‘Come back to the house. We’ll look for candles.’
‘Barnabas can fetch it, if needed. It may not be.’
‘Don’t start a forest fire, will you?’
He smiled at that.
‘Only the suffusion of a few laurel leaves.’
‘As you see, laurel is available.’
‘There are one or two conifers up the road to the right.’
‘We’ll go back then. Take the bucket, Barnabas. The gloves are on the ground, Fiona. Rusty, carry the trap – no, Rusty will carry it.’
None of them was allowed to forget for a moment that he or she was under orders. When the crayfishing paraphernalia had been brought together we climbed the banks that enclosed this length of the stream. After crossing the fields the path led through trees, the ground underfoot thick with wild garlic. At one point, above this Soho restaurant smell, the fox’s scent briefly reasserted itself. Here Murtlock stopped. Gazing towards a gap between the branches of two tall oaks, he put up a hand to shade his eyes. The others imitated his attitude. In his company they seemed to have little or no volition of their own. Murtlock’s control was absolute. The oak boughs formed a frame for one of the blue patches of sky set among clouds, now here and there flecked with pink. Against this irregular quadrilateral of light, over the meadows lying in the direction of Gauntlett’s farm a hawk hovered; then, likely to have marked down a prey, swooped off towards the pond. Murtlock lowered his arm. The others copied him.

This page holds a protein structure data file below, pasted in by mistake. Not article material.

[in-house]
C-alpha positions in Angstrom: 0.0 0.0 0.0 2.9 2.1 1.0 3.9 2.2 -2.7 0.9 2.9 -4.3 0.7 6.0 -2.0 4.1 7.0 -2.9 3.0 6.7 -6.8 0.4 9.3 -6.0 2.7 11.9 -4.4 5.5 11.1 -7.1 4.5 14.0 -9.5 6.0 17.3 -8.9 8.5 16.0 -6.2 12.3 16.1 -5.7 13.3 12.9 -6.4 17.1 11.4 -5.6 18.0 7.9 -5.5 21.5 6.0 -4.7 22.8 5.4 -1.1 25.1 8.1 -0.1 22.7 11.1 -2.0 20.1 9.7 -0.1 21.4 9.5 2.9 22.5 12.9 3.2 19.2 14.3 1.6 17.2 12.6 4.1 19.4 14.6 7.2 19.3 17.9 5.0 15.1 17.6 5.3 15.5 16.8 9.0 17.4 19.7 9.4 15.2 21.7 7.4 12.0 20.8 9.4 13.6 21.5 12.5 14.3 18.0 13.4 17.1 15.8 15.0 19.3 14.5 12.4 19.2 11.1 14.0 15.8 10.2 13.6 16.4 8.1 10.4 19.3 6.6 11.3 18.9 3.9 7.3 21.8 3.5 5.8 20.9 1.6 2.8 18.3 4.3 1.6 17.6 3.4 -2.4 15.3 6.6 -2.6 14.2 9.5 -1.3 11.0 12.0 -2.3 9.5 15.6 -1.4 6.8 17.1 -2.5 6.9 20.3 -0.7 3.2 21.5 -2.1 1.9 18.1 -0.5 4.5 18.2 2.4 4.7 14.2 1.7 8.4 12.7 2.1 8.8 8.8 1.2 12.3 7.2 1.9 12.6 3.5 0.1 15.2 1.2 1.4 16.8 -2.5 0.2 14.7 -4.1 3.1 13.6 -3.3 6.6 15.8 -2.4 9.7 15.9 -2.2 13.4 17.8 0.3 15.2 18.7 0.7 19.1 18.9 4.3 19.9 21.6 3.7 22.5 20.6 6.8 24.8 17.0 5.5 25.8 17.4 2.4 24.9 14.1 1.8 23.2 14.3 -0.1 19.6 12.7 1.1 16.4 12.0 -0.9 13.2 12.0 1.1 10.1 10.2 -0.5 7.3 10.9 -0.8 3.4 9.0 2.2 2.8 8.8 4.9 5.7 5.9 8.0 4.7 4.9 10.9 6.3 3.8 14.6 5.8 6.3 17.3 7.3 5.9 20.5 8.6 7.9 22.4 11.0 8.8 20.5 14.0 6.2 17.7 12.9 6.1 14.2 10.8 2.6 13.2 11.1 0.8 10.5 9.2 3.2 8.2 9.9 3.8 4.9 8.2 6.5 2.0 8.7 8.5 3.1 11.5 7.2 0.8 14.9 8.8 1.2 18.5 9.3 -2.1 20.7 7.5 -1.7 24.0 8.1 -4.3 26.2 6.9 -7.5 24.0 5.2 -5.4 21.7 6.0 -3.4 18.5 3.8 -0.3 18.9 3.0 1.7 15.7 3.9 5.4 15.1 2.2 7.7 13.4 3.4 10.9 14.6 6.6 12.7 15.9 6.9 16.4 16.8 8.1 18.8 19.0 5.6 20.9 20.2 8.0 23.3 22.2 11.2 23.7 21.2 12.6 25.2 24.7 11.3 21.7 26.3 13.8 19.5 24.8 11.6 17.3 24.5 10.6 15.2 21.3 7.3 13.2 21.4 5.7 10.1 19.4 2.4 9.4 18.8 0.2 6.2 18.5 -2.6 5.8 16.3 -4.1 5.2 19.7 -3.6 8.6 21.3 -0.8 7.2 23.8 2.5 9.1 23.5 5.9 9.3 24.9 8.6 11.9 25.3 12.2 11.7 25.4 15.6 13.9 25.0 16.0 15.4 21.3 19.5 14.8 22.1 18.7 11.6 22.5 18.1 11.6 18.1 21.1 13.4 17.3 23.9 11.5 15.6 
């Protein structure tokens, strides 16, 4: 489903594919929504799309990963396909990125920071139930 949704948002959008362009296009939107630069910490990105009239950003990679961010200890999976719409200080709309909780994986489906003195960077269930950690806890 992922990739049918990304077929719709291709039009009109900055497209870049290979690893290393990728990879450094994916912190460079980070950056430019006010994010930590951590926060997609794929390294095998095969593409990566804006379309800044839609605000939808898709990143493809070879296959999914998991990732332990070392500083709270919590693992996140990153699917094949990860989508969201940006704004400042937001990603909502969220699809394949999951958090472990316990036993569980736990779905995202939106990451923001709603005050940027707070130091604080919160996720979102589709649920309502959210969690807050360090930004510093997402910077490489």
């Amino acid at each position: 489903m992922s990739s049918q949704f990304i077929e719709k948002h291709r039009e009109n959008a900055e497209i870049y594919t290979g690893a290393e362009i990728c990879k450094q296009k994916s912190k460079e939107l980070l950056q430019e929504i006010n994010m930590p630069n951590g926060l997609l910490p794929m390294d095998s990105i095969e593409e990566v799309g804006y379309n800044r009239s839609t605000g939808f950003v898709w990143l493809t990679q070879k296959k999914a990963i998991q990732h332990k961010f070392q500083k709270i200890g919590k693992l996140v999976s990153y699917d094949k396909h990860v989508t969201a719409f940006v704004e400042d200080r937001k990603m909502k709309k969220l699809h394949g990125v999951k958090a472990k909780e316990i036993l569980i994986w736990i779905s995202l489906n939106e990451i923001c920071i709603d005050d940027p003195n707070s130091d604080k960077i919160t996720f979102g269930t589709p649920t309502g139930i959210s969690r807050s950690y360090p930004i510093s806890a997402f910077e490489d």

‘The bird of Horus.’
‘Do you often see hawks round here?’
He asked the question impatiently, almost angrily.
‘This particular one is always hanging about. He was near the house yesterday, and the day before. He’s a well-known local personality. Perhaps a retired kestrel from a ‘Thirties poem.’
The allusion might be obscure to one of his age. So much the better. Obscurity could be met with obscurity. A second later, either on the hawk’s account, or from some other disturbing factor in their vicinity – the quarry end of the pond – the duck flew out again. Rising at an angle acute as their former descent, the flight took on at once the disciplined wedge-shaped configuration used in all duck transit, leader at apex, main body following behind in semblance of a fan. Mounting higher, still higher, soaring over copper and green beechwoods, the birds achieved considerable altitude before a newly communicated command wheeled them off again in a fresh direction. Adjusting again to pattern, they receded into creamy cavernous billows of distant cloud, beyond which the evening sun drooped. Into this opaque glow of fire they disappeared. To the initiated, I reflected – to ancient soothsayers – the sight would have been vaticinatory.
‘What message do the birds foretell?’
Even allowing for that sort of thing being in his line, Murtlock’s question, put just at the moment when the thought was in my own mind, brought a slight sense of shock. He uttered the words softly, as if now gratified at being able to accept my train of thought as coherent, in contrast with earlier demur on the subject of death and killing. Even with intimates that sort of implied knowledge of what is going on in one’s head, recognition of unspoken thoughts passing through the mind – in its way common enough – can be a little disconcerting, much more so to be thought-read by this strange young man. The ducks’ coalescence into the muffled crimsons of sunset had been dramatic enough to invoke reflection on mysterious things, and such a subject as ornithomancy was evidently of the realm to which he aspired. The process was perhaps comparable with the intercommunication practised by the birds themselves, their unanimous change of direction, well ordered regrouping, rapid new advance, disciplined as troops drilling on the square; more appositely, aircraft obeying a radioed command.